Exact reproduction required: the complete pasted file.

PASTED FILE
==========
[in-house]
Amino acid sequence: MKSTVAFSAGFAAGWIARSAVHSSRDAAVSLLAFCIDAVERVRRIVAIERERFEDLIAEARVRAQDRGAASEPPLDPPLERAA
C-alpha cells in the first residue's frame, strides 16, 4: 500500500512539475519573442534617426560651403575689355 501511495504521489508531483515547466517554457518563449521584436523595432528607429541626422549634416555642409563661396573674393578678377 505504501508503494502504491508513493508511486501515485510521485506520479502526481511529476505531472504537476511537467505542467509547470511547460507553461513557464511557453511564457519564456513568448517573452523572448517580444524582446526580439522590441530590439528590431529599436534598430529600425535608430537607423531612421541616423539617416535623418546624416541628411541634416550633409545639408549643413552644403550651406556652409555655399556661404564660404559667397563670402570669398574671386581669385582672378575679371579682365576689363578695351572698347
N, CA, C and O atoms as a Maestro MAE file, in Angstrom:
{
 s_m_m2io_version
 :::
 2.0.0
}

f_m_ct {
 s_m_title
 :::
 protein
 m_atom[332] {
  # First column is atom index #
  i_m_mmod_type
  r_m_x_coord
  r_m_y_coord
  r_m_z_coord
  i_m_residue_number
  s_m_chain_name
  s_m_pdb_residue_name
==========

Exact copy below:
[in-house]
Amino acid sequence: MKSTVAFSAGFAAGWIARSAVHSSRDAAVSLLAFCIDAVERVRRIVAIERERFEDLIAEARVRAQDRGAASEPPLDPPLERAA
C-alpha cells in the first residue's frame, strides 16, 4: 500500500512539475519573442534617426560651403575689355 501511495504521489508531483515547466517554457518563449521584436523595432528607429541626422549634416555642409563661396573674393578678377 505504501508503494502504491508513493508511486501515485510521485506520479502526481511529476505531472504537476511537467505542467509547470511547460507553461513557464511557453511564457519564456513568448517573452523572448517580444524582446526580439522590441530590439528590431529599436534598430529600425535608430537607423531612421541616423539617416535623418546624416541628411541634416550633409545639408549643413552644403550651406556652409555655399556661404564660404559667397563670402570669398574671386581669385582672378575679371579682365576689363578695351572698347
N, CA, C and O atoms as a Maestro MAE file, in Angstrom:
{
 s_m_m2io_version
 :::
 2.0.0
}

f_m_ct {
 s_m_title
 :::
 protein
 m_atom[332] {
  # First column is atom index #
  i_m_mmod_type
  r_m_x_coord
  r_m_y_coord
  r_m_z_coord
  i_m_residue_number
  s_m_chain_name
  s_m_pdb_residue_name